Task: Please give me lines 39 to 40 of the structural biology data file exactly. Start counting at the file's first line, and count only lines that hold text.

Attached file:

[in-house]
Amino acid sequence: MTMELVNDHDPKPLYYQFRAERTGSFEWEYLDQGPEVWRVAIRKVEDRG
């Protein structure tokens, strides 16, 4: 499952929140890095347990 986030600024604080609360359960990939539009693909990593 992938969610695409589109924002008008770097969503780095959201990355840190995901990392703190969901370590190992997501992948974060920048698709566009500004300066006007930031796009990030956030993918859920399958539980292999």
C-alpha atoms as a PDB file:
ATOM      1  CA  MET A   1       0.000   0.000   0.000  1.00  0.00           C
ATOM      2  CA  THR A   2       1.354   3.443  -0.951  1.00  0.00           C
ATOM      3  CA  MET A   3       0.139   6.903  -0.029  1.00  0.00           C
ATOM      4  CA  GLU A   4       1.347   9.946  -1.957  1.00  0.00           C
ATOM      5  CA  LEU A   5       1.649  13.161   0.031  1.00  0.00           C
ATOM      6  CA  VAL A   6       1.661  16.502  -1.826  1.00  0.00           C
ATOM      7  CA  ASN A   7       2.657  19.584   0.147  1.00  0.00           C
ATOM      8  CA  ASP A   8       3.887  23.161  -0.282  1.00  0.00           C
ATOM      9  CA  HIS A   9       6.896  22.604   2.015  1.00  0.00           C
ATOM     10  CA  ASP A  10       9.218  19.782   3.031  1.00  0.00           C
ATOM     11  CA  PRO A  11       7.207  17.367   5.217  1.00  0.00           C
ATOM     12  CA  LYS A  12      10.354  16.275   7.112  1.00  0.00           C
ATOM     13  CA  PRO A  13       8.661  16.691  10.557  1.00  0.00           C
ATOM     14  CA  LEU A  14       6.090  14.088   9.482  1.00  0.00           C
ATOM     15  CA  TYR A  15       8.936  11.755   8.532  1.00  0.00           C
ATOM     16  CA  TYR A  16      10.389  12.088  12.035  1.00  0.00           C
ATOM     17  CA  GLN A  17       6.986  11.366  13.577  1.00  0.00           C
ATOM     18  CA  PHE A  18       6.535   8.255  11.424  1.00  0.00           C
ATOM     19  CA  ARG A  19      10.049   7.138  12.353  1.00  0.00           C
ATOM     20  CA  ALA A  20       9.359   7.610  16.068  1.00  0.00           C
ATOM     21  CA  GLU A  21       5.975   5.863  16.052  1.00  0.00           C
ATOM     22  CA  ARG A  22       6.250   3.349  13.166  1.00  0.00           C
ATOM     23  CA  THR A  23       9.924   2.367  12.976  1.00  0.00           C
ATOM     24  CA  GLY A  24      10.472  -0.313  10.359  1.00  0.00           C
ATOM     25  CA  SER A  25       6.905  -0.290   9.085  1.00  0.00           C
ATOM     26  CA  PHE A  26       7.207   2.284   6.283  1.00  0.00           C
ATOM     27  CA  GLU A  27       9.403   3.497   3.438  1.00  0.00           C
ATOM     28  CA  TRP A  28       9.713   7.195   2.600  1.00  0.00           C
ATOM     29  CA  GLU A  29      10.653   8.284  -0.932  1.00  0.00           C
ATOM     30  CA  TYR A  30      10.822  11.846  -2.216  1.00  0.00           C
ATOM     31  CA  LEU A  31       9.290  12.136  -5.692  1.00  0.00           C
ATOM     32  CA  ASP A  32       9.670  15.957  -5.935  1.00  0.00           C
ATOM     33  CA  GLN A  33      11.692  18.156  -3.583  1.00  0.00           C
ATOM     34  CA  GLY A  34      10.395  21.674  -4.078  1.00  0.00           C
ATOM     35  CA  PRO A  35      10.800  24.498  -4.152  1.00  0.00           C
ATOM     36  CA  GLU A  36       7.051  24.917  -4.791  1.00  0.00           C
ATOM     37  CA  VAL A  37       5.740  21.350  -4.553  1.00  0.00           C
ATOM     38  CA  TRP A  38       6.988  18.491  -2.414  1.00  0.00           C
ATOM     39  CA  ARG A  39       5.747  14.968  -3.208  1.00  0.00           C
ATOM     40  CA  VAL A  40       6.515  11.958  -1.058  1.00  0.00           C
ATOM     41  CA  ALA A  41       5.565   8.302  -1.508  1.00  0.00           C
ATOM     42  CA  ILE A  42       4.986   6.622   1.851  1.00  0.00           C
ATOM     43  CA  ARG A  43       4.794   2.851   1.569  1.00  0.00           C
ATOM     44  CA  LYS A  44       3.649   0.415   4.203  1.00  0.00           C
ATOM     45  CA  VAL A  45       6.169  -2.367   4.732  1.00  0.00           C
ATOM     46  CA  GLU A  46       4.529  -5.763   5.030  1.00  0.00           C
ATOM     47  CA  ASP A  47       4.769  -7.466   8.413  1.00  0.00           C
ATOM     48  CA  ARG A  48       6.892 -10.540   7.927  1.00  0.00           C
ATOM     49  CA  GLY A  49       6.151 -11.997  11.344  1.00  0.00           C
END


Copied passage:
ATOM     35  CA  PRO A  35      10.800  24.498  -4.152  1.00  0.00           C
ATOM     36  CA  GLU A  36       7.051  24.917  -4.791  1.00  0.00           C